Aug. 17, 2012 COA Minutes — Nos. 720-750 (31 decisions; 8 Published)

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PUBLISHED DECISIONS OF COA:

720.  TORTS. MALICIOUS PROSECTION.
BATES (JAMES L.) SR.
VS.
CURTIS (DANNY), ET AL.
OPINION REVERSING AND REMANDING WITH DIRECTIONS
TAYLOR (PRESIDING JUDGE)
ACREE (CONCURS) AND COMBS
(CONCURS IN RESULT ONLY)
2010-CA-000285-MR
TO BE PUBLISHED
FRANKLIN

TAYLOR, JUDGE: James L. Bates, Sr., brings this appeal from a judgment entered upon a jury verdict on January 15, 2010, in the Franklin Circuit Court in favor of Danny Curtis and Donnetta Curtis (collectively referred to as the Curtises), awarding damages to the Curtises in the amount of $15,000. For the reasons stated, we reverse and remand with directions.

[Facts are:  Bates’ son was found dead hanging in the Curtis’ shed.  Authorities ruled it a suicide.  Bates believed otherwise, opened an estate, and filed a wrongful death action against the Curtises.  The wrongdeath action was dismissed, and the Curtis’s pursued a malicious prosecution against Bates who defended claiming he should be dismissed and the action pursued against the estate instead.  Trial court denied dismissal, matter went to trial, the Curtis’s prevailed but awarded zero damages and $15,000 attorney fees.]

Bates’ primary arguments on appeal are that the trial court erroneously overruled his motion for directed verdict at trial and that Bates, individually, should have been dismissed before the case went to trial. Because we believe the trial court should have granted a directed verdict to Bates due to the flawed nature of the “malicious prosecution” proceedings, we will thoroughly address the directed verdict issue only since it resolves the appeal without resort to any other appellate review.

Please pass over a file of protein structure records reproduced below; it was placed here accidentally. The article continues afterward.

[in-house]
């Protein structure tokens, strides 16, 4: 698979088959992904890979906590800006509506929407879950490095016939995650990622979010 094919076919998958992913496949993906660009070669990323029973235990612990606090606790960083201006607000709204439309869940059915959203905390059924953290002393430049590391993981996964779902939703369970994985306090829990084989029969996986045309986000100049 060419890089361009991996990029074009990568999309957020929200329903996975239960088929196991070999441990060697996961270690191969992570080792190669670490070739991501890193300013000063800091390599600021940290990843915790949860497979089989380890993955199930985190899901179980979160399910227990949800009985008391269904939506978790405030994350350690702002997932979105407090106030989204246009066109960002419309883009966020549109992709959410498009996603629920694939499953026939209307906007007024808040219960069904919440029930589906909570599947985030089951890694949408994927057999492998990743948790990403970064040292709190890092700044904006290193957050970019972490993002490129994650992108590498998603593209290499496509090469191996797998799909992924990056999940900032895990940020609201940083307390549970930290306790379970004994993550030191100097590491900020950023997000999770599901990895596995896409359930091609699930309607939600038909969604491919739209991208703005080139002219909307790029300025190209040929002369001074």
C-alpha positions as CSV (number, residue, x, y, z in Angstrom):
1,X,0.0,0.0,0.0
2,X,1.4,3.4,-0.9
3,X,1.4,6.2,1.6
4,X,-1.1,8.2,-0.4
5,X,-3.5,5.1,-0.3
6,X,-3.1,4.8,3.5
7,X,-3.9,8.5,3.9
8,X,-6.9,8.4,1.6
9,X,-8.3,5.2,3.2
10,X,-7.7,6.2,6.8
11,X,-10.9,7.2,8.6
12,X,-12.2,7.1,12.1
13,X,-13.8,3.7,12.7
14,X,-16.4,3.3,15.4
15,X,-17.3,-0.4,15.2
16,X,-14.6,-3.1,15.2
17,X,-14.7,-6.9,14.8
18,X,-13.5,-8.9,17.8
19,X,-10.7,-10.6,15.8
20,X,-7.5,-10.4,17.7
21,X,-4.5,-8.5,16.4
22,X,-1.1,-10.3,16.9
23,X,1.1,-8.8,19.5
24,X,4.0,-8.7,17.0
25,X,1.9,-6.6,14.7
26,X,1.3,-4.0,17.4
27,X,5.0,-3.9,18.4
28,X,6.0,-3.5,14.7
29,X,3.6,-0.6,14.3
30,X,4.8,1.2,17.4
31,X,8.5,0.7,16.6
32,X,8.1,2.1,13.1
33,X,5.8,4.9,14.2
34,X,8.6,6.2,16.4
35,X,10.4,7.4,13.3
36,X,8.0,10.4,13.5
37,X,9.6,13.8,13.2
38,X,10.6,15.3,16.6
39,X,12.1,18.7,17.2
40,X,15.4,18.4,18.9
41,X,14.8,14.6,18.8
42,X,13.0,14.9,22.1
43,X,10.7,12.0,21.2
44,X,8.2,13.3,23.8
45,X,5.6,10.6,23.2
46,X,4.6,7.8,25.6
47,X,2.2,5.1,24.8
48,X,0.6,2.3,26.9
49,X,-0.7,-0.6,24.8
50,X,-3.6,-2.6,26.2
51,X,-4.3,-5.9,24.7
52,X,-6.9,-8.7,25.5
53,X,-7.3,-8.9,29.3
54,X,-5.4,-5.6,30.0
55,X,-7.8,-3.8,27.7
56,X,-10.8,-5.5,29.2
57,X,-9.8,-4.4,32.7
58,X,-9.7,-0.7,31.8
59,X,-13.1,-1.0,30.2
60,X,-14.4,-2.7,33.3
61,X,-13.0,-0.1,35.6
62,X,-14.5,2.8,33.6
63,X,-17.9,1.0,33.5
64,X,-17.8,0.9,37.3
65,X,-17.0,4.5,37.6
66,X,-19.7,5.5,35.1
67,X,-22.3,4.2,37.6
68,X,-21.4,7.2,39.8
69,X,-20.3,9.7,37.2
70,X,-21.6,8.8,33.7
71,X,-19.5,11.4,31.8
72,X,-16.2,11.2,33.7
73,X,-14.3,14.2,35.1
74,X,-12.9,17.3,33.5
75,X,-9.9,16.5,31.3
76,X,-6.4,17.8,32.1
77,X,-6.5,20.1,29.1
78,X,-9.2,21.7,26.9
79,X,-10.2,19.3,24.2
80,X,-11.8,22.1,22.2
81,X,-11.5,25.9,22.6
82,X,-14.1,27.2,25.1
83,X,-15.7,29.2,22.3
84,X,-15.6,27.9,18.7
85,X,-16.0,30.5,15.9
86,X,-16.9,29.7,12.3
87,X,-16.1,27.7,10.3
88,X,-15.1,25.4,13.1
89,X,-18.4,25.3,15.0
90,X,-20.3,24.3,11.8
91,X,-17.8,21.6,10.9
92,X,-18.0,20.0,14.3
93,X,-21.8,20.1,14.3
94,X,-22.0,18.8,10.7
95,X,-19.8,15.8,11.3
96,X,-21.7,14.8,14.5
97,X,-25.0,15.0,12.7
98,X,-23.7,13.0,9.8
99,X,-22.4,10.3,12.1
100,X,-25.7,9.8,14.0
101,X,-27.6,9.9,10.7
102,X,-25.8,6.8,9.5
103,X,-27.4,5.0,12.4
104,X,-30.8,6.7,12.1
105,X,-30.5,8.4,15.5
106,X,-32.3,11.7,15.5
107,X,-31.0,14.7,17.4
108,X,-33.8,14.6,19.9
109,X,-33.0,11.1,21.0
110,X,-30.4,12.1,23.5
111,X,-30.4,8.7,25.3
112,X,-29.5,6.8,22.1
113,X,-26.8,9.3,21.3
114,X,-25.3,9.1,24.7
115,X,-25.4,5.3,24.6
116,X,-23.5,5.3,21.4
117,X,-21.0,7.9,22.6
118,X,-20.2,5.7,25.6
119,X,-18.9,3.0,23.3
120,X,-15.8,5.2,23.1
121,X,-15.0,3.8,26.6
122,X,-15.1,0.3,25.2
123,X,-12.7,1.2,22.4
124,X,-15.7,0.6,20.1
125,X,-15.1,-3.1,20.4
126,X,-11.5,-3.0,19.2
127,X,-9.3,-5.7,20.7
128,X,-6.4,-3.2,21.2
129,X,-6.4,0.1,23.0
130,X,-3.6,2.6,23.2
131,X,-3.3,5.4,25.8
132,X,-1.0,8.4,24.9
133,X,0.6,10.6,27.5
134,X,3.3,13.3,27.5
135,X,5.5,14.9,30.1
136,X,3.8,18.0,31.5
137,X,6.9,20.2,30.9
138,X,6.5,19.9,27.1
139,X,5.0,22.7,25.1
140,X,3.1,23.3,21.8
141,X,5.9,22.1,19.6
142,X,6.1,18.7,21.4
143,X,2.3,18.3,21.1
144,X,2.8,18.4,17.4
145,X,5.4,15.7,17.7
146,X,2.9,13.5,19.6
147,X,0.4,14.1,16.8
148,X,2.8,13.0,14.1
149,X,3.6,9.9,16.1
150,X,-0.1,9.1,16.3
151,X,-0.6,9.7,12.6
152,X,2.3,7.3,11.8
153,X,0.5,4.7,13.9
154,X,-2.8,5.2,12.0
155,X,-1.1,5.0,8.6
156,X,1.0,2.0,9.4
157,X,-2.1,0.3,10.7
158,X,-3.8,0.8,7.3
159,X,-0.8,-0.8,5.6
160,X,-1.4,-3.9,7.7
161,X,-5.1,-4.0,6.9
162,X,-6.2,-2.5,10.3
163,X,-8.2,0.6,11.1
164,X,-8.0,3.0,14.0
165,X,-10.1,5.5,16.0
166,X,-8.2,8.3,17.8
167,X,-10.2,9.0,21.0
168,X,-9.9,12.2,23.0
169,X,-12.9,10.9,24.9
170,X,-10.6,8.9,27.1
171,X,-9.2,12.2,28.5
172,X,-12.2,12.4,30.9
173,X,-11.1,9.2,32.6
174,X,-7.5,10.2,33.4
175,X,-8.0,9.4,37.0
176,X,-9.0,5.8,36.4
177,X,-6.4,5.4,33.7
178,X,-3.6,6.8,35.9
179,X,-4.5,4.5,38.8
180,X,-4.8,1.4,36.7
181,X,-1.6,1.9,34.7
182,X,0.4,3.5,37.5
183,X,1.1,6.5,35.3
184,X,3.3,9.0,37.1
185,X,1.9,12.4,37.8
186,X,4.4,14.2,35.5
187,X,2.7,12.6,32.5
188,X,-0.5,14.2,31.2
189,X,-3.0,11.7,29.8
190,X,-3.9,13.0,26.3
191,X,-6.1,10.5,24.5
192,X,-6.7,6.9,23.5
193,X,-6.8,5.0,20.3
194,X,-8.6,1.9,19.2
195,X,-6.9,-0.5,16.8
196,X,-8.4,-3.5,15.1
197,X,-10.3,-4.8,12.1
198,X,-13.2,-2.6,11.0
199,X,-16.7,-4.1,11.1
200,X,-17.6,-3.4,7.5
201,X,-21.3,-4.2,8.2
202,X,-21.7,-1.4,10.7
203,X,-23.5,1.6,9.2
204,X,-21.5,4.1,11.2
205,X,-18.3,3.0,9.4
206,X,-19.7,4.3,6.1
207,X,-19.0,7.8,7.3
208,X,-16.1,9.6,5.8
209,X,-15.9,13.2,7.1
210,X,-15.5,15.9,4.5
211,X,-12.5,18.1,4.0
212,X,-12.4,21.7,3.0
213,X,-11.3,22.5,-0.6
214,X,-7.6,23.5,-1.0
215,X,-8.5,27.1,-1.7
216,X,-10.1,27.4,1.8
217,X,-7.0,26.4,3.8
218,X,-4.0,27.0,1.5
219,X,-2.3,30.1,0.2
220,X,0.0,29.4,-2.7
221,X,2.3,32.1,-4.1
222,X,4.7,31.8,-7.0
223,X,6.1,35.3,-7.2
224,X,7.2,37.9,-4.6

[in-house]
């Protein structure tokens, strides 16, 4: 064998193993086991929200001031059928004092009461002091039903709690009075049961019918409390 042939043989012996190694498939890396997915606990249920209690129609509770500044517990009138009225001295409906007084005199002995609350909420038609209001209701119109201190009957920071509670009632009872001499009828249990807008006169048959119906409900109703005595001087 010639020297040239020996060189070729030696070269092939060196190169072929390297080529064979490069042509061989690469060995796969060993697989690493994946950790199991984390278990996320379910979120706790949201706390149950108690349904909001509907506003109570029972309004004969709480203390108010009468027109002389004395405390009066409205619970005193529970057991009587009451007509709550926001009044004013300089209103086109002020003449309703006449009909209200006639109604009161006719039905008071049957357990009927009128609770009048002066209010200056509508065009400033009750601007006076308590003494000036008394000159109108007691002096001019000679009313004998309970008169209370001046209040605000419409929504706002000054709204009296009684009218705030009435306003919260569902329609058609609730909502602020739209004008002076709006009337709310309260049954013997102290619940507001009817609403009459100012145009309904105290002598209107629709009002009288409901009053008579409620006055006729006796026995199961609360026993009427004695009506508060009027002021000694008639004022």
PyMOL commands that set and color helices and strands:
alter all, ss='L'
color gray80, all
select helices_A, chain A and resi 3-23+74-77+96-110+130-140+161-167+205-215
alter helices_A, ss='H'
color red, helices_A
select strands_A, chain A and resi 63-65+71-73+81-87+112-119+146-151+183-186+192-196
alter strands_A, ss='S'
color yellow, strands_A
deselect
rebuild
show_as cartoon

[N]otwithstanding that the issue [re dismissal]  may have been insufficiently raised or preserved for review if the court determines that manifest injustice has resulted from the error. We believe there were numerous errors by the trial court during these proceedings and at trial, the cumulative effective of which has resulted in a manifest injustice to Bates. This warrants our review of the directed verdict issue and the remand of this action to the Franklin Circuit Court for dismissal of the complaint for the various reasons stated hereafter.

For these reasons [eg., the trial court improperly submitted the determination of probable cause to the jury, the advice of counsel defense, and no apportionment instruction] the judgment of the Franklin Circuit Court is reversed and this cause is remanded with directions for dismissal of the complaint against Bates. It has been almost fifteen years since young James Landon Bates, Jr., tragically lost his life and the parties have been litigating his death now for fourteen years – it is time for finality in these proceedings.

723.  SUMMARY JUDGMENT IN MED MAL CASE.  EXPERT TESTIMONY.
WALKER (LISA), ET AL.
VS.
C. LANCE LOVE, M.D., PLLC, ET AL.
OPINION REVERSING AND REMANDING
STUMBO (PRESIDING JUDGE)
MOORE (DISSENTS AND FILES SEPARATE OPINION) AND LAMBERT (CONCURS)
2010-CA-002150-MR
TO BE PUBLISHED
CHRISTIAN

STUMBO, JUDGE: Lisa Walker and her husband, Larry Walker, appeal from orders of the Christian Circuit Court which granted summary judgment to C. Lance Love, M.D., personally and individually; and C. Lance Love, M.D., PLLC, in this medical malpractice action. The issue on appeal is whether the Walkers’ failure to name a medical expert witness constituted a failure of proof that justified the grant of summary judgment.